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Guest: Bryce Meyer; Topics: space farms, growing food in space, lunar agriculture, food on Mars, recycling human waste, space farm energy needs and TRL's.
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We welcomed Bryce Meyer to the program to discuss space farms, agriculture and food in space, growing food in space, light and power needs, recycling human waste, closed loop life support and more. During our 1 hour 49 minute program, we discussed multiple topics but not in any specific order as we jumped around due to both email listener questions and listener phone calls. Our discussion format was comprehensive and at times a bit complicated making this program more challenging to summarize than most. As a result, I will hit highlights and rely on you the listener to listen closely for details and great information on these topics. I believe this program was a good reality check on many of the topics we discussed which have also been discussed on multiple past Space Show programs with both guests and listeners.
Mr. Meyers started our lengthy discussion by introducing us to space farms, agriculture in space, the space food supply coming from either Earth or insitu resources, plus recycling human waste for human and plant food, animals in space, fish in space, power and energy needs for space farms and much more. Our discussion was comprehensive, detailed at times and lasted through the first segment or about half our program. Lots of detail, hardware such as pumps, bioreactors, TRLs, power supplies, software, AI and robotics made discussion topics. Our guest used examples to make his point and help us understand just what a space farm may be now and in the future. Note that he did say we could do most of all of this today but since we also talked economics, low cost space transport was needed plus there might be high costs involved in assembling all the equipment needed to start even a simple farm on a small habitat. We spent time talking about economics and costs as they were just as important as technology hardware and software.
The International Space Station (ISS) was frequently discussed as a model and as a lab. For example, on the ISS there has been success growing lettuce and tomatoes. Bryce then talked about hydroponic food production for space but later he talked about soil, making soil, adding light for growing, water, and more. We talked about initial space farms for orbital locations, the lunar surface and down the road for Mars. Another point made by our guest was that shrimp and certain types of fish were ideal for the microgravity space farm which he described since it would need to be enclosed with a supported environment.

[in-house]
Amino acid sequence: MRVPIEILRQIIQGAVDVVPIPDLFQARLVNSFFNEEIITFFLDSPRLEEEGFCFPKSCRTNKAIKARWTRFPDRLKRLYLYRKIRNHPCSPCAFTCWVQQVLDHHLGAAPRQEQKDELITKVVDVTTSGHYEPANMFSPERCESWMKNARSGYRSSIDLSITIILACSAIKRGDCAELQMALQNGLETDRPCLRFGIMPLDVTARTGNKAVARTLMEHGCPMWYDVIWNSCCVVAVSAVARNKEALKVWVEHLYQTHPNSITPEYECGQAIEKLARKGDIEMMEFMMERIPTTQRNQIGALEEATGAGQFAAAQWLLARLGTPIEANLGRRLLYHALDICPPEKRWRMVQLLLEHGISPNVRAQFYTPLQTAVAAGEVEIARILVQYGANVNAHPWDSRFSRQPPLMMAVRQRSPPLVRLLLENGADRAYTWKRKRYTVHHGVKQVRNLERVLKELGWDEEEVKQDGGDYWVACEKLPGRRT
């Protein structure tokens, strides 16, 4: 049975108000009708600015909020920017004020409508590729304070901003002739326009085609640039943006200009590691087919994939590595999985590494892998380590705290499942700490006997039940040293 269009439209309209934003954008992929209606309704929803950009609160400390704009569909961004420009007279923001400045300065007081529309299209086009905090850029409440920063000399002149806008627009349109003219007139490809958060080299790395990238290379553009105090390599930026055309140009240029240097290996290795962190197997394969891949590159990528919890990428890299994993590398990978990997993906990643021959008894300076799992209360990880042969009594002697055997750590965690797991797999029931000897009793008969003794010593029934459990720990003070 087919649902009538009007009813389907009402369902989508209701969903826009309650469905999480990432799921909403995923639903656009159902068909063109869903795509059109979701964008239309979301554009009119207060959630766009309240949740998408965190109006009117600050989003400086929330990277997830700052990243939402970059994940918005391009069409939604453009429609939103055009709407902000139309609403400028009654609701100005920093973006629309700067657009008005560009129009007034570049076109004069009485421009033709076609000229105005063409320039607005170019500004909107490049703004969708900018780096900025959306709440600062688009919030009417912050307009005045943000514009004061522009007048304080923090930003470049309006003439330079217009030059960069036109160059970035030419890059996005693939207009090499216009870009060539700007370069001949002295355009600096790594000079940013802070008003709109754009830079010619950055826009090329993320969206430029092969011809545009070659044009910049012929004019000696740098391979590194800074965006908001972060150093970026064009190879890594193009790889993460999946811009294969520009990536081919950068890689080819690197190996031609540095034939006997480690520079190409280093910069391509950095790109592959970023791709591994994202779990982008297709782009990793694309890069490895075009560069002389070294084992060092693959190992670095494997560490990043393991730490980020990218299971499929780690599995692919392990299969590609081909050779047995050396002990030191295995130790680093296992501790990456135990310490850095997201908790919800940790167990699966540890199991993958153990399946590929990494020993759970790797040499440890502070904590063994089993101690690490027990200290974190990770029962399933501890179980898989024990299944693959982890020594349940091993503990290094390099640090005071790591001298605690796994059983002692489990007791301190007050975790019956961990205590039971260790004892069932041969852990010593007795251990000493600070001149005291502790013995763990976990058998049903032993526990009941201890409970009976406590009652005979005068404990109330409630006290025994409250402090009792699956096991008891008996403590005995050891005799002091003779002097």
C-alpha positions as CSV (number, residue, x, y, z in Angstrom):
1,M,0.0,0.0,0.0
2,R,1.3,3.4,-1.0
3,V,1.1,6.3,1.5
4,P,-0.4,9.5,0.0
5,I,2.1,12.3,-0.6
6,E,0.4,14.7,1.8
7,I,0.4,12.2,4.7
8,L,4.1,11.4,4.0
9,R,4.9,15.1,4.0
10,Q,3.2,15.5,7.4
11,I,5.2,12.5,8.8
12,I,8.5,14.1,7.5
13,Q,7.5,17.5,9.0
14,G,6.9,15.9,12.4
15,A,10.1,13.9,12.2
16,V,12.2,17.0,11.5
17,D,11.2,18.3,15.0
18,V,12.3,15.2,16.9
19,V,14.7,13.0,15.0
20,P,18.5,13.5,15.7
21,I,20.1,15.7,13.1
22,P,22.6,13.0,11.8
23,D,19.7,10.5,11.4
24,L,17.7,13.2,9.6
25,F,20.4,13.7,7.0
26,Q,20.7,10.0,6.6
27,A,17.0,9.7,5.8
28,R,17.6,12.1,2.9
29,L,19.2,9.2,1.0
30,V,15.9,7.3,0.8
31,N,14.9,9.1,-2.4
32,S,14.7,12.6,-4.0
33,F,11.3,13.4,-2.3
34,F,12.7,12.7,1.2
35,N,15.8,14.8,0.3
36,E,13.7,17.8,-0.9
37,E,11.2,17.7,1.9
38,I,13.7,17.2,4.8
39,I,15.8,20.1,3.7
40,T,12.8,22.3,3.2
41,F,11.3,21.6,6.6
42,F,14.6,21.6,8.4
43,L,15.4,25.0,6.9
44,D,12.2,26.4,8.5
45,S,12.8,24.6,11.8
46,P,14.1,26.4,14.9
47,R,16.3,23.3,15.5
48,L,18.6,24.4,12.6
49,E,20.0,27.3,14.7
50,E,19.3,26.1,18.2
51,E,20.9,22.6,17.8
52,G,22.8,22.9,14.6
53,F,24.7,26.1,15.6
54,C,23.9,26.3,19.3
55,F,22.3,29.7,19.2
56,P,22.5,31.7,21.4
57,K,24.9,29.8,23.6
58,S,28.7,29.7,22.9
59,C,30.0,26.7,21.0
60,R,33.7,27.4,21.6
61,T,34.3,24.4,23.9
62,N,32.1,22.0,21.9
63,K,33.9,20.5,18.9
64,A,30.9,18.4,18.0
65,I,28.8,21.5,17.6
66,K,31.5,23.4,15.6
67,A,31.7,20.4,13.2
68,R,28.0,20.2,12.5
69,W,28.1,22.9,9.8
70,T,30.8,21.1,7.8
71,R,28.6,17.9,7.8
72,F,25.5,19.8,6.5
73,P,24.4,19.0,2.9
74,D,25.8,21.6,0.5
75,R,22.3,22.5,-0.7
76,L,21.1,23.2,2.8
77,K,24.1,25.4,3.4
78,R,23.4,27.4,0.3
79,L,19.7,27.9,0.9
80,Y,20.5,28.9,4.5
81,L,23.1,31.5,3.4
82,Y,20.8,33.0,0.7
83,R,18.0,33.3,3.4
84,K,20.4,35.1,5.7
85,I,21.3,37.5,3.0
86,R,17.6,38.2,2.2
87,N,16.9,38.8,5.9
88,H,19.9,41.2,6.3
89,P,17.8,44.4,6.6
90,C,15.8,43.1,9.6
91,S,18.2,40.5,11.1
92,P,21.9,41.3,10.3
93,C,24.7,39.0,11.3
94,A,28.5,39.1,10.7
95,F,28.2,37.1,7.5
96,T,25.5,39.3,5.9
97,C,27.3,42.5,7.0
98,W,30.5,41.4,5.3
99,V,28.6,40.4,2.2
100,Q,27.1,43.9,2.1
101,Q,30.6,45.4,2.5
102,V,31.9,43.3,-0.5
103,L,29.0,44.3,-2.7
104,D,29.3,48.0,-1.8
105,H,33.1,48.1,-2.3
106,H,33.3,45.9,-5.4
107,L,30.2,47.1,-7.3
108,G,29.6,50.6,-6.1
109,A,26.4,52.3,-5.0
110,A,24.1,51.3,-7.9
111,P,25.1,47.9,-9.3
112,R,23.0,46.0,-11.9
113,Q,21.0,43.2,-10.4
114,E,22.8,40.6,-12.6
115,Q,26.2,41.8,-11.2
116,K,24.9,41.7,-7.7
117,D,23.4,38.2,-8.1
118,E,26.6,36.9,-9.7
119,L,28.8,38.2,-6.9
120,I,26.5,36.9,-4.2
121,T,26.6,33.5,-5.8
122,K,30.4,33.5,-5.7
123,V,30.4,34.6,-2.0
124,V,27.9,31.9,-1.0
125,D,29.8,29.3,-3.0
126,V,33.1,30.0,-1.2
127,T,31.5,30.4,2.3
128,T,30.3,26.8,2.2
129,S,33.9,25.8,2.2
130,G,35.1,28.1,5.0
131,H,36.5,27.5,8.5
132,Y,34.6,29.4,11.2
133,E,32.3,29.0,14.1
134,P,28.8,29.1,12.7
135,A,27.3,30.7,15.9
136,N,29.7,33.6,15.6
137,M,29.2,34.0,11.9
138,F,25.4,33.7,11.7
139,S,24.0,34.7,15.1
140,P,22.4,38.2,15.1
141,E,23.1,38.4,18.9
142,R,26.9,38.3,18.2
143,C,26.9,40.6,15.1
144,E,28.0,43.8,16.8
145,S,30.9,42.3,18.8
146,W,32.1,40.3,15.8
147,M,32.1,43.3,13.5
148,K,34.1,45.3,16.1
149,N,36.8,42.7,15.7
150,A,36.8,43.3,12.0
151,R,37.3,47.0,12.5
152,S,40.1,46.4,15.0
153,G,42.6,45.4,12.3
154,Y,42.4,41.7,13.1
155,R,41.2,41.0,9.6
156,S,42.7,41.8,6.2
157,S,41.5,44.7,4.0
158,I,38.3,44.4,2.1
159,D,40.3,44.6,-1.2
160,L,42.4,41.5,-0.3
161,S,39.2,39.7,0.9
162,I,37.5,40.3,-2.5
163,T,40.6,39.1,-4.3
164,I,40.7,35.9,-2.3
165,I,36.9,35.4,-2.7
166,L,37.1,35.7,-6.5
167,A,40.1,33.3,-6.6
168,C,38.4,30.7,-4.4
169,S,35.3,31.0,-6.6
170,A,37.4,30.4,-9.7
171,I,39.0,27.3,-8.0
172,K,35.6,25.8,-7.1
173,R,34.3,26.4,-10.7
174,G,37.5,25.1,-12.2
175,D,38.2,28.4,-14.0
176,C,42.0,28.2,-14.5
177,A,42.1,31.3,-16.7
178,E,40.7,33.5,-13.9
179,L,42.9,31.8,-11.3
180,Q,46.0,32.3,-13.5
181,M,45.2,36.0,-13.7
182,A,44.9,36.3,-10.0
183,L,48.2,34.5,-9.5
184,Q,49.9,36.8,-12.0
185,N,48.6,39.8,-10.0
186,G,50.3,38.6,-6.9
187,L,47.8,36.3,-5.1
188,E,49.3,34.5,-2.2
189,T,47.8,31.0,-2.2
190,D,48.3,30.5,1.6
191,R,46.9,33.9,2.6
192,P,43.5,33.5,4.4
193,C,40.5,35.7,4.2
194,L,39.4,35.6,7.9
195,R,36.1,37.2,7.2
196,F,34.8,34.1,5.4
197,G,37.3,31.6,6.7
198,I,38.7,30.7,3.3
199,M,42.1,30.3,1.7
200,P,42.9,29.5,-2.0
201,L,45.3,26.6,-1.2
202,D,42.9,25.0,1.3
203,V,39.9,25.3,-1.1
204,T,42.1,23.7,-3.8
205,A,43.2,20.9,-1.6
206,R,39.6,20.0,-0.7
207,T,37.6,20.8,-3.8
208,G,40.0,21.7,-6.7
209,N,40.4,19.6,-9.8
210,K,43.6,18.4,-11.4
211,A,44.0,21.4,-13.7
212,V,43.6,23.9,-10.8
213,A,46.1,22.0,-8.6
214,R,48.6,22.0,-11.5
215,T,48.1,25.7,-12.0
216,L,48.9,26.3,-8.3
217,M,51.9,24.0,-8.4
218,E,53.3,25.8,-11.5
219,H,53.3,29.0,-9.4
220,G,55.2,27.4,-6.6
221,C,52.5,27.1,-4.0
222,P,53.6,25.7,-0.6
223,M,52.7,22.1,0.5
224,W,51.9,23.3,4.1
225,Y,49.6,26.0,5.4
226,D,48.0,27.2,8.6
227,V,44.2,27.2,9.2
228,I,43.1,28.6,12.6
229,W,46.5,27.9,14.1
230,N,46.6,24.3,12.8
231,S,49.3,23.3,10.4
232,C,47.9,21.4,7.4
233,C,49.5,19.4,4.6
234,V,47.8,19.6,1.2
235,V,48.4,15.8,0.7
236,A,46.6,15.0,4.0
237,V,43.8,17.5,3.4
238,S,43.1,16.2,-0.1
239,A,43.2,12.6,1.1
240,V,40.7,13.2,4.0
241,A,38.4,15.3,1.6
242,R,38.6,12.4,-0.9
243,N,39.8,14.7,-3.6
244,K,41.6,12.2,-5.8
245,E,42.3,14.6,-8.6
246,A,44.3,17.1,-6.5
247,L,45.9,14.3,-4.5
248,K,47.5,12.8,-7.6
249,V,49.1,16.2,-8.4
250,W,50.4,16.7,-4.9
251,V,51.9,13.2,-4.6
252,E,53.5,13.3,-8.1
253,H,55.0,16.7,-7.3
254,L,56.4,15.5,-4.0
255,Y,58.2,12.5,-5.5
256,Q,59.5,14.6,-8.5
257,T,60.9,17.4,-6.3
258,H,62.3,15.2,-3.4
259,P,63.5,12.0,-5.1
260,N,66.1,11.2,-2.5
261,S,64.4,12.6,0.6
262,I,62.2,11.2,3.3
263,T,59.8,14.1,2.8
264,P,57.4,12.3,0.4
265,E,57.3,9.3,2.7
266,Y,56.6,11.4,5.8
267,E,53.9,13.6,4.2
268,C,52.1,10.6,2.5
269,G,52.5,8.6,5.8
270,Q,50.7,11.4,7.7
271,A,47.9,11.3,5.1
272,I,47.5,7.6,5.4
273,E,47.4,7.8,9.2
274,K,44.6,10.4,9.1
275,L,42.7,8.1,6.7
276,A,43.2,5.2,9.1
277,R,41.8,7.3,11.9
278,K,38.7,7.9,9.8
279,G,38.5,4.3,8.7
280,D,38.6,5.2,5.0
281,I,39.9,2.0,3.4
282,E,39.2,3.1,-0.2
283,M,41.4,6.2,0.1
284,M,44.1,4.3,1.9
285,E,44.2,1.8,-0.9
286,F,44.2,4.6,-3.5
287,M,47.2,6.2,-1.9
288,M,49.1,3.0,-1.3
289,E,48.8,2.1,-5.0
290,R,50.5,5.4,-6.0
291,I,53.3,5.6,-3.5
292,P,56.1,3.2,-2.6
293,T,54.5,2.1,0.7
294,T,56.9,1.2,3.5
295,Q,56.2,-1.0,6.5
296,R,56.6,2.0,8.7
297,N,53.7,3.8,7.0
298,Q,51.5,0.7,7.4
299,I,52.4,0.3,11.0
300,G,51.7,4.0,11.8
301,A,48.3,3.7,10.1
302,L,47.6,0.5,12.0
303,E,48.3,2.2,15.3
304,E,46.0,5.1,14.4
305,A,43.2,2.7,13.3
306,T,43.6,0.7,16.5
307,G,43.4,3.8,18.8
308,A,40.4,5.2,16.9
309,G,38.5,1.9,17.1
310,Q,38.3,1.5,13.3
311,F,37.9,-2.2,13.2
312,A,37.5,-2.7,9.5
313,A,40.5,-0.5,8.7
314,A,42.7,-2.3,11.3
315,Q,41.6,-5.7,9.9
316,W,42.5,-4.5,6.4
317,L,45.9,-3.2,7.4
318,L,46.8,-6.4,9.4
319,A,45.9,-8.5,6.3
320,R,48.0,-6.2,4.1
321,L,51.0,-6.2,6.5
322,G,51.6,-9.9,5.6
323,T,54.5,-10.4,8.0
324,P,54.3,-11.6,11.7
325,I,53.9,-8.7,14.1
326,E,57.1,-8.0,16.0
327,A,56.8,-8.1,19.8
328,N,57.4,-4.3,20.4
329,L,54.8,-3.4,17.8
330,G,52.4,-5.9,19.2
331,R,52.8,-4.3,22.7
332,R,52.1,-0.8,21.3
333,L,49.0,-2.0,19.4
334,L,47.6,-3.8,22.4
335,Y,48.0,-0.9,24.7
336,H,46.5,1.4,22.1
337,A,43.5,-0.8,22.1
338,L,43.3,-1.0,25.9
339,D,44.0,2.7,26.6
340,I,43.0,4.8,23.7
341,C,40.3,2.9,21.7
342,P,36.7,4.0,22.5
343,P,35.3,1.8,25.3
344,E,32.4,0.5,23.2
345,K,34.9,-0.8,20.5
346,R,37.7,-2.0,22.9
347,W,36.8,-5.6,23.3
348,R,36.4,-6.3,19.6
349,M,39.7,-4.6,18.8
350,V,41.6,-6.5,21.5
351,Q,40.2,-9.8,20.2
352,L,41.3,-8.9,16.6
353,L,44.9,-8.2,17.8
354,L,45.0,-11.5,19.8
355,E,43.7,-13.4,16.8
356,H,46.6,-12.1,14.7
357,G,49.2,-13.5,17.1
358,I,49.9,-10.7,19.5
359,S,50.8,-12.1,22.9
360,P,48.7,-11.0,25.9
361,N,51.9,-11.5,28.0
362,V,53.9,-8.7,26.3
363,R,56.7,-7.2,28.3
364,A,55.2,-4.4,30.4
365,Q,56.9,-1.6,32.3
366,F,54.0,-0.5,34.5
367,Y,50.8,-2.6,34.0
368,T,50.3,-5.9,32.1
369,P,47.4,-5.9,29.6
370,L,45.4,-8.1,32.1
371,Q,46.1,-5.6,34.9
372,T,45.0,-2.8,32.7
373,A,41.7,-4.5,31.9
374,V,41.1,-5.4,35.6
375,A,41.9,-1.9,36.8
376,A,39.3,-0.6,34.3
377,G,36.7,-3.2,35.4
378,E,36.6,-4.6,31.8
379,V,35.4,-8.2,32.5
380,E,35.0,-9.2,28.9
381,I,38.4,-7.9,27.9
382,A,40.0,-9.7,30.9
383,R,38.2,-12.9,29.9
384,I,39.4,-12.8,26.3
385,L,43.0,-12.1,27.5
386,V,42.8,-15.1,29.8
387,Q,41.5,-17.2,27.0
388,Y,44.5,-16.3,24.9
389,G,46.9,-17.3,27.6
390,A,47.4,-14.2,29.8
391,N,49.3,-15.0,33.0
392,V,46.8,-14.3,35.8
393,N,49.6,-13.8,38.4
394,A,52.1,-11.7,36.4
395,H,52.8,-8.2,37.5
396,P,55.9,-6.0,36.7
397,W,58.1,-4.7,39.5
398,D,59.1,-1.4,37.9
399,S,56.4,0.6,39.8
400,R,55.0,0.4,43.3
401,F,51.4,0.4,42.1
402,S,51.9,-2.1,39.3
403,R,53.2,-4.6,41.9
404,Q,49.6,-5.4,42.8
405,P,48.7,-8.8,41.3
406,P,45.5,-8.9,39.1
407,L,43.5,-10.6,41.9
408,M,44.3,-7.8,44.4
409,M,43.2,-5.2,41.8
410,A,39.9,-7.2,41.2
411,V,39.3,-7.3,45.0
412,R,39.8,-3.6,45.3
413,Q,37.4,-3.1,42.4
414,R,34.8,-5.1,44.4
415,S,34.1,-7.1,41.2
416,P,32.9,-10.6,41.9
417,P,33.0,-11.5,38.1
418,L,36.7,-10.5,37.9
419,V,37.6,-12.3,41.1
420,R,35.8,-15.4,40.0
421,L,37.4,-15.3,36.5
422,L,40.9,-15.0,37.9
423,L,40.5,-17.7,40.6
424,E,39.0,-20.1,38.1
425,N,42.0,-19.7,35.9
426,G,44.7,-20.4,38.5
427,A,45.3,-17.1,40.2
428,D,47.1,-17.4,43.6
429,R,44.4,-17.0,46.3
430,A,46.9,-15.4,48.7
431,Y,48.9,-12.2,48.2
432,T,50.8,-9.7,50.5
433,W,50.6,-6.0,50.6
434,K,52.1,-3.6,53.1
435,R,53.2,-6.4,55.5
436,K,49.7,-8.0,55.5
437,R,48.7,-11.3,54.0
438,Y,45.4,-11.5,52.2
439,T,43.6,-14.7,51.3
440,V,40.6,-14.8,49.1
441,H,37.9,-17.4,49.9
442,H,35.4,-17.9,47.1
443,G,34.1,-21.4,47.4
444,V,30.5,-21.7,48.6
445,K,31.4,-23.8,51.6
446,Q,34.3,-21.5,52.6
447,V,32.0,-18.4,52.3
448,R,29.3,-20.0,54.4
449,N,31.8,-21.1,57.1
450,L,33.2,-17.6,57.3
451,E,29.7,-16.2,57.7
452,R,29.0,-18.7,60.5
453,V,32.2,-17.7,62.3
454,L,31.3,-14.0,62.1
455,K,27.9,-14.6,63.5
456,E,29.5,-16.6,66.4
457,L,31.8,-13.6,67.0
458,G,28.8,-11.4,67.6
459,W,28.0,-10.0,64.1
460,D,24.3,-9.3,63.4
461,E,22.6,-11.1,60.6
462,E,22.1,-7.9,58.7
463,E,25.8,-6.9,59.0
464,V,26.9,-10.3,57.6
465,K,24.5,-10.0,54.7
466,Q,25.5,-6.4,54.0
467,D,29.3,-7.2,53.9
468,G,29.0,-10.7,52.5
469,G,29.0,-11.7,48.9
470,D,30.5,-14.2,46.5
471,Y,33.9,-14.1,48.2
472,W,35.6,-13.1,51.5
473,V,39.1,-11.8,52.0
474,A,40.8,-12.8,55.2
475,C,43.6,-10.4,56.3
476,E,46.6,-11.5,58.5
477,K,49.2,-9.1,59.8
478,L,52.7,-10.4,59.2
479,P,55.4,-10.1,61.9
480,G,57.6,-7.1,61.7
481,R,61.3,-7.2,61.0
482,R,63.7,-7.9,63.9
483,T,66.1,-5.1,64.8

Part of our discussion focused on the need for CO2 in space. Comments on this by our guest fueled an email and later a phone call from Ft. Worth John about CO2 needs in space as compared to all the negative we hear about CO2 on Earth. Bryce had much to say about this subject so don't miss his comments. That said, remember, CO2 for space equals good. More on this topic later.
Space farm and food production energy requirements were discussed. Pumps would be needed, liquids were important and of course light or simulated sunlight was crucial. Bryce brought up crops that could be grown on a space farm and serve for export. Such crops included coffee and spices. Don't miss what he said about spaces and how every available corner of a habitat should be used for growing spice. Comments? Please post them on the blog.